If MPs that disagree with May’s deal fail to get an amendment on holding a second referendum the first time round then they will certainly try again should a second deal be put to the Commons, and this time with more chance of success as the need for the government to win support heightens. Although those in charge have bluntly rejected the possibility of any second vote being held, the debate on the hypothetical options that would be put forward rages on. Some believe this could fall to a choice between May’s deal and no deal, while others hope a third option of staying in the EU could be offered. However, it is important to stress that a second referendum would have to be held before the Brexit deadline next March – a second referendum would be useless if the UK has already left the EU.
The biggest problem with the heated argument over how democratic it is to hold a second referendum on Brexit is that both sides are right, hence the impasse. On one hand, there is an argument that there is nothing more democratic than asking the public and keeping a U-turn as an option. On the other, what is more anti-democratic than holding referendums when the result doesn’t go your way?
If there is no agreement on the UK’s withdrawal, then trade will initially be governed by WTO rules and remain that way unless the pair strike a trade agreement. While a hard Brexit doesn’t prevent the UK and the EU from negotiating a trade deal, it is more unlikely if they can’t even agree on their divorce.
No deal would mean an end to the frictionless trade that currently keeps business between the UK and the EU flowing. The UK would also lose access to trade deals with non-EU countries that have been signed through the EU. Trade barriers would have to immediately be enforced and businesses on either side would have to continue trading on WTO terms or, worse, stop trading. In general, this would see imported goods become more expensive for UK consumers and make British exports pricier to EU customers (although this could be offset by any fall in the pound).
This sudden change would cause havoc for UK and EU businesses that trade with one another or have integrated supply chains. From a stock perspective, more domestic-focused stocks will prove more resilient against a hard Brexit versus the larger, more internationally-exposed blue-chip firms found in the FTSE 100.
While any Brexit deal would prevent new trade deals signed by the UK with other international countries from coming into force until the end of the transition period, the timeline would be very different under a no deal scenario. A clean break from the EU would mean the UK would not be bound by the bloc’s rules and could start negotiating trade deals with whom it wants, when it wants, and bring them into force when it pleases.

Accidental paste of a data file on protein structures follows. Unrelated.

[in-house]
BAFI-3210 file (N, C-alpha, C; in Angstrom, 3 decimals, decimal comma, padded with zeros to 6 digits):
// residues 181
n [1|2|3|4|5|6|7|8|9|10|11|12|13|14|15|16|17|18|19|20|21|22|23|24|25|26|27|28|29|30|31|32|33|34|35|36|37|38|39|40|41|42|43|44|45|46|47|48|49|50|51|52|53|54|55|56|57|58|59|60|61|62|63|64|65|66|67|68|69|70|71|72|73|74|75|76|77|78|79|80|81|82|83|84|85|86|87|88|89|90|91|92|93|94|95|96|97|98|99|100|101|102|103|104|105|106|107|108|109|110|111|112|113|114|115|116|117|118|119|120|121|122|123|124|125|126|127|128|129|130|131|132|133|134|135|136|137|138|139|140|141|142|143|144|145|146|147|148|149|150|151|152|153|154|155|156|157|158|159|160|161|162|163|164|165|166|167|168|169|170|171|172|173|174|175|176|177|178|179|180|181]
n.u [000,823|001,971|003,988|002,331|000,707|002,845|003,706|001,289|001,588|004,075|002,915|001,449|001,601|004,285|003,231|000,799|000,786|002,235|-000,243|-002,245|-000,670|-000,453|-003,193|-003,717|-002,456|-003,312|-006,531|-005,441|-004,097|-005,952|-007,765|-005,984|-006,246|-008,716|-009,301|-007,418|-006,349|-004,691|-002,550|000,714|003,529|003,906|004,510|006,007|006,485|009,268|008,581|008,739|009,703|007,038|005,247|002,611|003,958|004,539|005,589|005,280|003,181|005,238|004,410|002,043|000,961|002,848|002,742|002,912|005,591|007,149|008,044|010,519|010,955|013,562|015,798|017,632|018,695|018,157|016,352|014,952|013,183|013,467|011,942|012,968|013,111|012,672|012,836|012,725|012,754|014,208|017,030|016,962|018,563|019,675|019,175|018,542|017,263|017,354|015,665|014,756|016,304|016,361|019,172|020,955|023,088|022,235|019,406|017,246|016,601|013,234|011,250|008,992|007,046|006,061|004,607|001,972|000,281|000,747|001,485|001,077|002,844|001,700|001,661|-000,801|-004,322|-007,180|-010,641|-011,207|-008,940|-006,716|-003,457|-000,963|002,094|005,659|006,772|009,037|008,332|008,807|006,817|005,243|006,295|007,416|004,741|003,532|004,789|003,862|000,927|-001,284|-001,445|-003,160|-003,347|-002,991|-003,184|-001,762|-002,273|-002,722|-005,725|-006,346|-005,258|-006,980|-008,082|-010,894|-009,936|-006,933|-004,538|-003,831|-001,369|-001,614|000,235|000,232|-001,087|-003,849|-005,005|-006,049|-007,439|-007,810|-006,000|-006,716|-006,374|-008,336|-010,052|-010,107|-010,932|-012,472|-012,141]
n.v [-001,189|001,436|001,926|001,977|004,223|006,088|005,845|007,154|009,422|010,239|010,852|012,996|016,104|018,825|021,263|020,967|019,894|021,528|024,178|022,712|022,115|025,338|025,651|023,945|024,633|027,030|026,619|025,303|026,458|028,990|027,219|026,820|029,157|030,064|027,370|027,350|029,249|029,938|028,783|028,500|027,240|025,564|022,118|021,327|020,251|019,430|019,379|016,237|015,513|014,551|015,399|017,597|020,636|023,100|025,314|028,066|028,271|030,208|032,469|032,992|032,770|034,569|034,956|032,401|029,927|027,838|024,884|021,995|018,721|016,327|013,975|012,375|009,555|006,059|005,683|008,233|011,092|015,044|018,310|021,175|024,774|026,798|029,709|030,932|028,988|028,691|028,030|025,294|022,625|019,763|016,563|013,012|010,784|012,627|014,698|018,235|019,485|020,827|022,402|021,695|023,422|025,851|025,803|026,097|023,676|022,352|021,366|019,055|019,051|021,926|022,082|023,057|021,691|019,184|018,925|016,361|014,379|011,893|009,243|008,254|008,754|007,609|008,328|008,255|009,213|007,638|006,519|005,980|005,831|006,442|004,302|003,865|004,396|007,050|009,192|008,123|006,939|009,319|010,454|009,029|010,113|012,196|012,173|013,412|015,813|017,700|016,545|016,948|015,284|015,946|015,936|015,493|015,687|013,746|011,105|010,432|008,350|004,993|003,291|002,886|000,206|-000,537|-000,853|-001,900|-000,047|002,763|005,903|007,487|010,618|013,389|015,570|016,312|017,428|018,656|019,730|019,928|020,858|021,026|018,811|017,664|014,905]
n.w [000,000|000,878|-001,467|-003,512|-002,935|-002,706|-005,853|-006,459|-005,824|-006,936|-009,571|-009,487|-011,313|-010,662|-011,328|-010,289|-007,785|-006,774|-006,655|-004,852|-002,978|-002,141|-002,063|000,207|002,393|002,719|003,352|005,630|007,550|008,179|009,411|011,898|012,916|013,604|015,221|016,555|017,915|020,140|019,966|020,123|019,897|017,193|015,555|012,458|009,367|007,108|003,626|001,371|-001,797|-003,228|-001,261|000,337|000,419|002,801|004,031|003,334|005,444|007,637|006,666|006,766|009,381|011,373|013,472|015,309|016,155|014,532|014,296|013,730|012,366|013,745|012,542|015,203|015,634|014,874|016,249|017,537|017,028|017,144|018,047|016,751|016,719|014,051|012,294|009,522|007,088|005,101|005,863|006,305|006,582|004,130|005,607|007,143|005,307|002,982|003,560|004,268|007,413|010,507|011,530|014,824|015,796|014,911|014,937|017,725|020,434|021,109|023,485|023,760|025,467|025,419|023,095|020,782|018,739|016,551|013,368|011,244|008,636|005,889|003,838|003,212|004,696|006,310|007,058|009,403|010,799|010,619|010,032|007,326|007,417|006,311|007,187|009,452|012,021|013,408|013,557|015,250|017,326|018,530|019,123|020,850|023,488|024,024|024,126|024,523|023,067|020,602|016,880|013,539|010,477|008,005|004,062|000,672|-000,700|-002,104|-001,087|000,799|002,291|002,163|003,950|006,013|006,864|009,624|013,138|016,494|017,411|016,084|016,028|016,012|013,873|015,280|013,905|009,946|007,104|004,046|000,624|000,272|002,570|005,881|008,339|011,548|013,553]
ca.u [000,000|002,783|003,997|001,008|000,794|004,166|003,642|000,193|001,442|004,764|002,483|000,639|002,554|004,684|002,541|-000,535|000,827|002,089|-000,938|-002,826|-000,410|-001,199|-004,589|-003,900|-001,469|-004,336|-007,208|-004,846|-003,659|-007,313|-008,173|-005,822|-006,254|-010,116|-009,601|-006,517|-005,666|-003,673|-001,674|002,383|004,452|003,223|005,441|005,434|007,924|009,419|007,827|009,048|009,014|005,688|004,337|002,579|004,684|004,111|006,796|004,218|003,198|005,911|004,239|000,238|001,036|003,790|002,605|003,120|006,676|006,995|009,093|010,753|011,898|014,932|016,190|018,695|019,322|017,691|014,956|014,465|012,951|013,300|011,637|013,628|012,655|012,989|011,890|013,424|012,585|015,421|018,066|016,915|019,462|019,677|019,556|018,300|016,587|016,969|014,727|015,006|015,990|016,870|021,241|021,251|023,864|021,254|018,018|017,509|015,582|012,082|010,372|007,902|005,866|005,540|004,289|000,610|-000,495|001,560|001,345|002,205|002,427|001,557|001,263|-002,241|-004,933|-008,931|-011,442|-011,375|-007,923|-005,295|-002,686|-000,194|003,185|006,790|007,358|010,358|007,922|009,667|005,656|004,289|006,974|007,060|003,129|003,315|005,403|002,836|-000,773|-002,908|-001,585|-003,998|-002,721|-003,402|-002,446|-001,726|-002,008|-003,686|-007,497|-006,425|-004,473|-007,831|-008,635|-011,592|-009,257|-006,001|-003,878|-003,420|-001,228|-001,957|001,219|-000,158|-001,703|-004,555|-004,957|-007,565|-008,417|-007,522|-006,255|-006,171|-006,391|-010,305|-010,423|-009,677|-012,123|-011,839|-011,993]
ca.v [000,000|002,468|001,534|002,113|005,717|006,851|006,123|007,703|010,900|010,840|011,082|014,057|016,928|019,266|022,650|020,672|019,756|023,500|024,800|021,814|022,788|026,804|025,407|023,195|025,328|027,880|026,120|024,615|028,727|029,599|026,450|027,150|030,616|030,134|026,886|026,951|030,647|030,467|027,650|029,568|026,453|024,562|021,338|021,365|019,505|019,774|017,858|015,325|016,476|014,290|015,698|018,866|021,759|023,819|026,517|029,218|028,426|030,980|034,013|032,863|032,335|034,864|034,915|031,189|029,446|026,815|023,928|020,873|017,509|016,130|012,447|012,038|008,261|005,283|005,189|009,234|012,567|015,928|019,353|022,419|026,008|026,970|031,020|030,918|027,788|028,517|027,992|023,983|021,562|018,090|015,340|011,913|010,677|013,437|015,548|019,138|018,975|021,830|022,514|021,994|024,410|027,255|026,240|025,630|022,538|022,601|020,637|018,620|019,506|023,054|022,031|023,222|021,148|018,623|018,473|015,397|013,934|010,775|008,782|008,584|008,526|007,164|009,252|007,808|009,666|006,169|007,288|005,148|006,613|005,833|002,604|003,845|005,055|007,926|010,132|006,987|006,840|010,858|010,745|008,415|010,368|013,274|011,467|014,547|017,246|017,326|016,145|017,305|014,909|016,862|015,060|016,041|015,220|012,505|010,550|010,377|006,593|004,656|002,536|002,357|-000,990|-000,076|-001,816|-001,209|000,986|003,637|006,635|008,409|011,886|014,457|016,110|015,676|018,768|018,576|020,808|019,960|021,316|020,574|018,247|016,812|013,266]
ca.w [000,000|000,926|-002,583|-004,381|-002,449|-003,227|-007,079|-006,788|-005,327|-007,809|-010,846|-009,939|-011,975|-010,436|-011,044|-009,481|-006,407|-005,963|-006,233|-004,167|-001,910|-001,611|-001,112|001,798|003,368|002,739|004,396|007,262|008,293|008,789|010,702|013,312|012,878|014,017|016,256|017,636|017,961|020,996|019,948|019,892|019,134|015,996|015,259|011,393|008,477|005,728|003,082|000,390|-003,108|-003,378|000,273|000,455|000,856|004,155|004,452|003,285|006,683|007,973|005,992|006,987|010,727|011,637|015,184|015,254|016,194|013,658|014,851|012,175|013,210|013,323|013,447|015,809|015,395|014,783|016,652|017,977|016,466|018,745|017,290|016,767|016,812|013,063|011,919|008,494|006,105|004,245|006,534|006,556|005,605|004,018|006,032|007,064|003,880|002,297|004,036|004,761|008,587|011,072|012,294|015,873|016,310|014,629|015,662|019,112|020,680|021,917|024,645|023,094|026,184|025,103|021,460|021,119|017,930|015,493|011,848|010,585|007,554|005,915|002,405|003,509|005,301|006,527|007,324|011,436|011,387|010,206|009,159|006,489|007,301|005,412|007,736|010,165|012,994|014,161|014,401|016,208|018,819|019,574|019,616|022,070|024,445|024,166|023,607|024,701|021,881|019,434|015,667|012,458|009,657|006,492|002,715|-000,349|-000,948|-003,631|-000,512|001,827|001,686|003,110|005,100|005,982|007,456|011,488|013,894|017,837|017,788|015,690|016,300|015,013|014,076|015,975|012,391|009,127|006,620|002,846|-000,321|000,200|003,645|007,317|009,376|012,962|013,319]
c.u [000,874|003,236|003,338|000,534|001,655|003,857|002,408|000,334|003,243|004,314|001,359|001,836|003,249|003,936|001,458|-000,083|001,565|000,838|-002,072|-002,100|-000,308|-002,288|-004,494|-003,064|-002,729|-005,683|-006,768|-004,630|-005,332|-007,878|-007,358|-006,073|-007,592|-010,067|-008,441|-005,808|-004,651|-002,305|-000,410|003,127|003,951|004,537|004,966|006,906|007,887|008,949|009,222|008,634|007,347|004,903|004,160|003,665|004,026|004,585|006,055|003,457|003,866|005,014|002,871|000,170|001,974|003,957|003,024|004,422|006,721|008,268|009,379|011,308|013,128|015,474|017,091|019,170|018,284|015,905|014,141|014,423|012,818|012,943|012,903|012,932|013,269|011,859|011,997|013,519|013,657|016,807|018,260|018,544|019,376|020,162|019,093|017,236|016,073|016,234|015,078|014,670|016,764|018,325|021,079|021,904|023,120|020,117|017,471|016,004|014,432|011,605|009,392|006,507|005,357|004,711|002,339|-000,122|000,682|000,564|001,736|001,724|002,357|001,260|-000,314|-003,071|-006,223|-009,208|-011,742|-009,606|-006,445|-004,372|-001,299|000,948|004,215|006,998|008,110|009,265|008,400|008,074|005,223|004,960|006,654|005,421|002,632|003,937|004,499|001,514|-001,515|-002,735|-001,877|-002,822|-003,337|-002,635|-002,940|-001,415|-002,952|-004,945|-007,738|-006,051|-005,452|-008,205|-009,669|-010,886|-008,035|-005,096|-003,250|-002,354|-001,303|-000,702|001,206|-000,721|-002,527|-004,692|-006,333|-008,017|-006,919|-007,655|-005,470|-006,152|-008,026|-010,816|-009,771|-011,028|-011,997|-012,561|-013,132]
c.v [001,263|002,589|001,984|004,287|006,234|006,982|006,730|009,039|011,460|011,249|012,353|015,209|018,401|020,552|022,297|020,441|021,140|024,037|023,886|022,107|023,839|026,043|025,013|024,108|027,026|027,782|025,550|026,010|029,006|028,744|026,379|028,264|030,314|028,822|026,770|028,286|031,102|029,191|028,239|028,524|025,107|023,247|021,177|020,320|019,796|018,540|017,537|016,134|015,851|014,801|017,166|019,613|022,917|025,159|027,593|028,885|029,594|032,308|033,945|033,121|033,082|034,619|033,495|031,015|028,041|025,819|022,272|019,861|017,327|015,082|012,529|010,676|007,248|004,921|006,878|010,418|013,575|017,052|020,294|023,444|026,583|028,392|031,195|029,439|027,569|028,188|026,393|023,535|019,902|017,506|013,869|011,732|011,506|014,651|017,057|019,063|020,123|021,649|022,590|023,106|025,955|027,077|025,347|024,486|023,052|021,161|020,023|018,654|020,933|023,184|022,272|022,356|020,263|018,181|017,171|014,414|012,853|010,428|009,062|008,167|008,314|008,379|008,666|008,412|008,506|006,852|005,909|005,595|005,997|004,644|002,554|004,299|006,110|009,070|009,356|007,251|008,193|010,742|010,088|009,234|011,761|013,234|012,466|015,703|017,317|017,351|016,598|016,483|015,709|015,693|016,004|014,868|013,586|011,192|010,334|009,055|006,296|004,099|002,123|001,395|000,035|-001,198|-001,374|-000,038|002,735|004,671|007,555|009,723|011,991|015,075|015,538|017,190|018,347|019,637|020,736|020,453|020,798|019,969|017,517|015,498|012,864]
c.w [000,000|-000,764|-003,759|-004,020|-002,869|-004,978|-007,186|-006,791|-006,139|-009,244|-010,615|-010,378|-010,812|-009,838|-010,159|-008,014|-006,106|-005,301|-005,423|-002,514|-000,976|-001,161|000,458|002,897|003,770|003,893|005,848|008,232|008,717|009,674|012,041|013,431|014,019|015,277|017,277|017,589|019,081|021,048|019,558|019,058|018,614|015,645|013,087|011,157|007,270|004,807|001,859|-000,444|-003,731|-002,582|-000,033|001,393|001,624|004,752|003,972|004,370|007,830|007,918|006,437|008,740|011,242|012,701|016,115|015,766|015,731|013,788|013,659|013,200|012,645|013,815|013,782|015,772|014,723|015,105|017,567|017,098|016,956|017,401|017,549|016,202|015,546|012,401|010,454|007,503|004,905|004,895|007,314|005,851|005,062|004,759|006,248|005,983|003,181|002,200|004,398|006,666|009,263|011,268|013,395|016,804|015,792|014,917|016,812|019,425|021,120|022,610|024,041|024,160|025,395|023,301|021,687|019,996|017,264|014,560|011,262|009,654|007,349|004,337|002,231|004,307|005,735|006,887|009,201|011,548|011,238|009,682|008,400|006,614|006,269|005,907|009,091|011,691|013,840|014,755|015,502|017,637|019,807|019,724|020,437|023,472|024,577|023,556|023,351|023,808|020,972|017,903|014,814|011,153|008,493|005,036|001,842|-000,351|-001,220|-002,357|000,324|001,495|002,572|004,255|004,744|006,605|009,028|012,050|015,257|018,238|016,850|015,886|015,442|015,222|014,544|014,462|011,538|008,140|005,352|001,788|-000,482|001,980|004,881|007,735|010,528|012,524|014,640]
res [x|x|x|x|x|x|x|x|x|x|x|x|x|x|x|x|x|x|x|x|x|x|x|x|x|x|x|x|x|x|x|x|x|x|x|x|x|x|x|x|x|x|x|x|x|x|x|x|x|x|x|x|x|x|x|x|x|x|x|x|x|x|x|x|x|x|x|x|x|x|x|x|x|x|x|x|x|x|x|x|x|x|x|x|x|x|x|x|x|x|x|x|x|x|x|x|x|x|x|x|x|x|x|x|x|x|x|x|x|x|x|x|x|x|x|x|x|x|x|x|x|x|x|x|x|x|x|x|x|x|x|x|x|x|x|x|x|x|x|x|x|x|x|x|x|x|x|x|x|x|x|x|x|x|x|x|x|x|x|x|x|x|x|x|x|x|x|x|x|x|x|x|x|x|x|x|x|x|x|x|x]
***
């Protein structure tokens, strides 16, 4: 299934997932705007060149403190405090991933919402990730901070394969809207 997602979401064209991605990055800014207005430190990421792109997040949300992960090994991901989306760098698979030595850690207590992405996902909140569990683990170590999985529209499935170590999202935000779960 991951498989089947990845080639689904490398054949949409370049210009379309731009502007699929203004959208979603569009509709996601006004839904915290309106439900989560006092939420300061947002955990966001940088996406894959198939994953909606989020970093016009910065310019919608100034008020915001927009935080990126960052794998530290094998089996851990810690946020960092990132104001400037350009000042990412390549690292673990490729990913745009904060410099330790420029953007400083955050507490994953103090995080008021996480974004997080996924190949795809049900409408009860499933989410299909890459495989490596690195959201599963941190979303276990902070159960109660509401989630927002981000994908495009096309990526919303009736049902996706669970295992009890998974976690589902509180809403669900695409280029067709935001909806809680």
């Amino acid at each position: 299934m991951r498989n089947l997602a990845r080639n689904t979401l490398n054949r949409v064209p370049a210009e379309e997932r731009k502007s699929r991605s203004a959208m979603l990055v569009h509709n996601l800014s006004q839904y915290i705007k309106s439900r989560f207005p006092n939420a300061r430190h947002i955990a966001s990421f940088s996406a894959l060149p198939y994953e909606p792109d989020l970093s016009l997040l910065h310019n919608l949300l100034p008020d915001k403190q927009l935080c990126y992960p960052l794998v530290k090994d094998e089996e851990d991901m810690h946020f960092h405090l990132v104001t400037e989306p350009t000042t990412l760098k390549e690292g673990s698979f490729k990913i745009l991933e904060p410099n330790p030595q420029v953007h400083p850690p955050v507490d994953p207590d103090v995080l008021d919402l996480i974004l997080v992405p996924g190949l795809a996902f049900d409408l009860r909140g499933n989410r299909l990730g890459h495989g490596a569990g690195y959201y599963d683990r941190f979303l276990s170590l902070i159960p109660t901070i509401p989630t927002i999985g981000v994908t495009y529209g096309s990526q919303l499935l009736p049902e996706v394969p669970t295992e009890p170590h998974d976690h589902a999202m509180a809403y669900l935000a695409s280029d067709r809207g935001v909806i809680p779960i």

Read more about what has happened to the value of the pound since Brexit
The divorce bill is the £39 billion that the UK has agreed to pay the EU to fulfil its existing commitments to the bloc’s budget. However, it is widely accepted that the UK is unlikely to make such a payment should it get nothing in return. Many are unhappy with the size of the sum even if they get a deal. However, plenty argue this needs to be paid to keep hope of future trade with the EU alive and to uphold the trust in the UK and its ability to pay its way. Refusing to settle these types of obligations will do the UK no favours at a time when it will be trying to strike new relationships and install trust with new partners across the world.
With the SNP defiant that the country voted to remain in the EU any hard Brexit or no deal scenario is likely to strengthen calls from SNP leader Nicola Sturgeon for ‘Indyref 2’, as she can better justify the differences between Scotland and the rest of the UK and play on the failure of the UK government to act in the interest of Scottish people.
‘No one knows what would happen if this deal doesn’t pass. It would open the door to more division and more uncertainty, and all the risks that would entail,’ – May.
One thing that many can agree on is this. Although May’s proposal is far from perfect it is, as she rightly puts it, a compromise and a path toward exiting the EU with as little disruption as possible. The prime minister is right to warn that predicting what is around the corner should the deal be rejected is impossible and of the threat of going straight back to square one. However, this will do little to convince those who believe the UK is drifting into a so-called ‘blindfold Brexit’, and fail to deter those actively encouraging a hard Brexit. The single biggest threat of a no deal is how to manage the border in Ireland, as there is no clear solution as to how to maintain the status quo, making it one of the biggest arguments in favour of May’s deal.
The possibilities beyond the vote are endless and although you’d expect things to become clearer as Brexit drags on, it appears it is only causing more uncertainty as the deadline draws nearer.